One of the go-to experts on the Edward Snowden story and an MIT researcher focused on finding extraterrestrial life will highlight the presenters scheduled to speak Friday night at TEDxCambridge.
The event, to be held at the Broad Institute in Kendall Square, will be the first independently organized rendition of the popular TEDTalk brand in Cambridge in two years.
While previous TEDxCambridge events have been full-day affairs, this year’s marks a shift in how organizers will approach the idea-sharing platform moving forward. The event will feature eight speakers in 90 minutes, according to spokesman and co-organizer Todd Van Hoosear. The goal is to shift the Cambridge TEDx events from annual to quarterly affairs.
“It will make it more approachable, less overwhelming,” Van Hoosear said.
Only eight speakers are scheduled, but Van Hoosear said they were winnowed down from a group of more than 100 the organizers originally reached out to.
Digital security expert and author Bruce Schneier has been making the media rounds over the past few months as a go-to source on the NSA-Edward Snowden situation. His talk will touch on themes similar to the dialog surrounding the controversy but will not delve into it.
“TED talks are less about events in the news” and more about the ideas that underlie them, Schneier said.
Instead, he will speak to how forces like the hacker activist group Anonymous develop power and influence in the digital space, and how they conflict and mesh with more traditional authorities online.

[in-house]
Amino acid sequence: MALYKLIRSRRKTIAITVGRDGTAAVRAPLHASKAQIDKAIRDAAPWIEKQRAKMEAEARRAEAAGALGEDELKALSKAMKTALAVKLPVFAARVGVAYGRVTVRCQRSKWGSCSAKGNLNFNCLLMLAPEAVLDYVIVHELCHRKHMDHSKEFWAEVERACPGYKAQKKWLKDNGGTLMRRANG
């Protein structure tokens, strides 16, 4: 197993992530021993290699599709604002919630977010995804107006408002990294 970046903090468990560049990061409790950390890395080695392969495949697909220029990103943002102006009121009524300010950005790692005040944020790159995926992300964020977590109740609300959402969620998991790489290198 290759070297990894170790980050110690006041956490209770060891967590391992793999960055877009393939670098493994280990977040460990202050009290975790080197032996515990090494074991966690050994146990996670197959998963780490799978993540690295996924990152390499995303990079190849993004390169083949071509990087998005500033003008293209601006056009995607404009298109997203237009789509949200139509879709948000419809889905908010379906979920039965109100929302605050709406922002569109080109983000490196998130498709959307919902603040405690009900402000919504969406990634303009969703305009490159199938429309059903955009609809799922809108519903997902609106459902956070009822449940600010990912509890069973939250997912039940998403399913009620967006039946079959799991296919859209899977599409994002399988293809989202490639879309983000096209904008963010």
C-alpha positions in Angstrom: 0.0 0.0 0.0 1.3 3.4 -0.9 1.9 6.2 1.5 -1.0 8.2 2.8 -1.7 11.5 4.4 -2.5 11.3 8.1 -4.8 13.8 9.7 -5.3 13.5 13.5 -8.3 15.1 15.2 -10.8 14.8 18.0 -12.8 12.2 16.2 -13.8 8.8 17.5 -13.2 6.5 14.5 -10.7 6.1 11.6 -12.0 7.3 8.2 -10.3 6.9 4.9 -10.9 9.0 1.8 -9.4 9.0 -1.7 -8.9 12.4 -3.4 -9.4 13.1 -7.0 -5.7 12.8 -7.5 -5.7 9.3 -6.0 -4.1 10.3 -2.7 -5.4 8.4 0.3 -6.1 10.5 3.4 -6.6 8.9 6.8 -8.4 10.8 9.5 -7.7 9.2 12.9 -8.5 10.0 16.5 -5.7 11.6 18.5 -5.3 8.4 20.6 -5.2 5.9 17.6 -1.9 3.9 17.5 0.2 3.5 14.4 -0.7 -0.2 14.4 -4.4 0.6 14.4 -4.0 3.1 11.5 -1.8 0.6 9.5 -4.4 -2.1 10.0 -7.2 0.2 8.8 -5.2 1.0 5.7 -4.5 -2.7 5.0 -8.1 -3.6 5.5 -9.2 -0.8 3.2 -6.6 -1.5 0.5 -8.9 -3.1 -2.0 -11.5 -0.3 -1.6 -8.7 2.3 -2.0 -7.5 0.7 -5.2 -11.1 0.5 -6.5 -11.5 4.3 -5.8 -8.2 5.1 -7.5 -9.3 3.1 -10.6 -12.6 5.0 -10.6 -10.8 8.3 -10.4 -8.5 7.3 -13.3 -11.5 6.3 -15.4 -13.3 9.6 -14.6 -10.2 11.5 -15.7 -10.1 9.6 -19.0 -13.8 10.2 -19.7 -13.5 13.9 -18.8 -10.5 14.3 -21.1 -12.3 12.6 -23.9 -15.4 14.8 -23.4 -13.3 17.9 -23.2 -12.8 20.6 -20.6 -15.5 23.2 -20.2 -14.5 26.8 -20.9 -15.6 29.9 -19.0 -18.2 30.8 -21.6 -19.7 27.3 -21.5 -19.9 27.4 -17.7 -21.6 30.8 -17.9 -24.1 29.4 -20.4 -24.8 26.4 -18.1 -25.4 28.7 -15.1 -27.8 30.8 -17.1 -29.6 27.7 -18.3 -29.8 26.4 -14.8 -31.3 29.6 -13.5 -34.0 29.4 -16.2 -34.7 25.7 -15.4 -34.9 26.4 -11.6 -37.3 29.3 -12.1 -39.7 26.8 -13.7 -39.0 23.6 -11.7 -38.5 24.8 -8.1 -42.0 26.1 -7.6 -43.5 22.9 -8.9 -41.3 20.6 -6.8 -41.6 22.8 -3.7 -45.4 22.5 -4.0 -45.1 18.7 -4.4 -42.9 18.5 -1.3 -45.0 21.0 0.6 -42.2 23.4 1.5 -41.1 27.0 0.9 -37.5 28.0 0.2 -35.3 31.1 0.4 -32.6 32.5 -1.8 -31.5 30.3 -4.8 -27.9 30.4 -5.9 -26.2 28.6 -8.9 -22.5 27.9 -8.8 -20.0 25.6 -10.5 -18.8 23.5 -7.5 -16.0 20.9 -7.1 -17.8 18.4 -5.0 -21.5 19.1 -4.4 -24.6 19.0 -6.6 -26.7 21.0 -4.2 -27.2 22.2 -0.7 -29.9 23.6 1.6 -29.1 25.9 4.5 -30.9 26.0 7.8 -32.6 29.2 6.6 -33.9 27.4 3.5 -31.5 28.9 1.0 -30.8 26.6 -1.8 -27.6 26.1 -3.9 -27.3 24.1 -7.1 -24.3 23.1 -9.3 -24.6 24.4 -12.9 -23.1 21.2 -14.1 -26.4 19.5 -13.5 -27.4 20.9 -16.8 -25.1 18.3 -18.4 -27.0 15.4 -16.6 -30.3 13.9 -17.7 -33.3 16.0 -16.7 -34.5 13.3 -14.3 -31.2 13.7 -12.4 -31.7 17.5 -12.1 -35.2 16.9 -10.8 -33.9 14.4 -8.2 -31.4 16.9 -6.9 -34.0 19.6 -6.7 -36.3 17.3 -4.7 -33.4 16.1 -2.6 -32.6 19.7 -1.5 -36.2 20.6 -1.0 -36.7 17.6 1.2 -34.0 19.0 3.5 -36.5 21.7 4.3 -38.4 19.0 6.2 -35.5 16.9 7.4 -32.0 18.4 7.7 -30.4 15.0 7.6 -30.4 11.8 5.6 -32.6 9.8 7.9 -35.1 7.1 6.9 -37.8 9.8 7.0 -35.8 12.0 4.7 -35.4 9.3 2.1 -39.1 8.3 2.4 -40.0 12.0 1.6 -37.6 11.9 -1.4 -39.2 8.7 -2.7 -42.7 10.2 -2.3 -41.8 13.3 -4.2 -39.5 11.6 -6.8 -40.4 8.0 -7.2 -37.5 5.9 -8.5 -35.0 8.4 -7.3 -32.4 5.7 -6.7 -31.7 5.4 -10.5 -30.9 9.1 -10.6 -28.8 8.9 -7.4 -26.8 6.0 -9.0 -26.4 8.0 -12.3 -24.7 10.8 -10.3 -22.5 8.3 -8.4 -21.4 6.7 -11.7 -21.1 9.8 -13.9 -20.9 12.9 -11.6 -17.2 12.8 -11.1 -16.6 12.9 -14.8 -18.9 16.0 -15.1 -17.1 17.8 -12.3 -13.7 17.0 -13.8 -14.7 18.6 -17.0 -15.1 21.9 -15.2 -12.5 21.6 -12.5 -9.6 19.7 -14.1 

MIT professor Sara Seager will also present at the event. Seager will explain the vast body of research on exoplanets, or planets that orbit a star other than the sun, and how that research will be used in the search for life in space.
“Every single star should have at least one planet,” Seager said, previewing her talk. “The next step is to find planets with signs of life … How are we going to do this?”
Other scheduled speakers include MIT Sloan School of Management professor Zeynep Ton, human genome and robotics expert Manolis Kellis, and Ariel Diaz, the chief executive of Boston-based digital textbook startup Boundless.
Van Hoosear said Cambridge’s innovation and education economy provides ample opportunity for both quality presenters and engaged audience members. At least 650 people are expected in attendance Friday, Van Hoosear said. Attendees will be split between the Broad Institute’s auditorium and an outdoor viewing section at Technology Square Courtyard.
But Schneier – who has given one TED Talk before – said he expects the collective intelligence of the audience to come with some challenge. While it’s easy to speak to the audience, he said, speakers must take into account that many more people will ultimately access the video online. Videos from previous TEDxCambridge events have been viewed online more than 2.5 million times.
“Having a really smart audience makes it harder,” Schneier said. “You have to make the talk accessible. You can’t optimize it to the people sitting in the room.”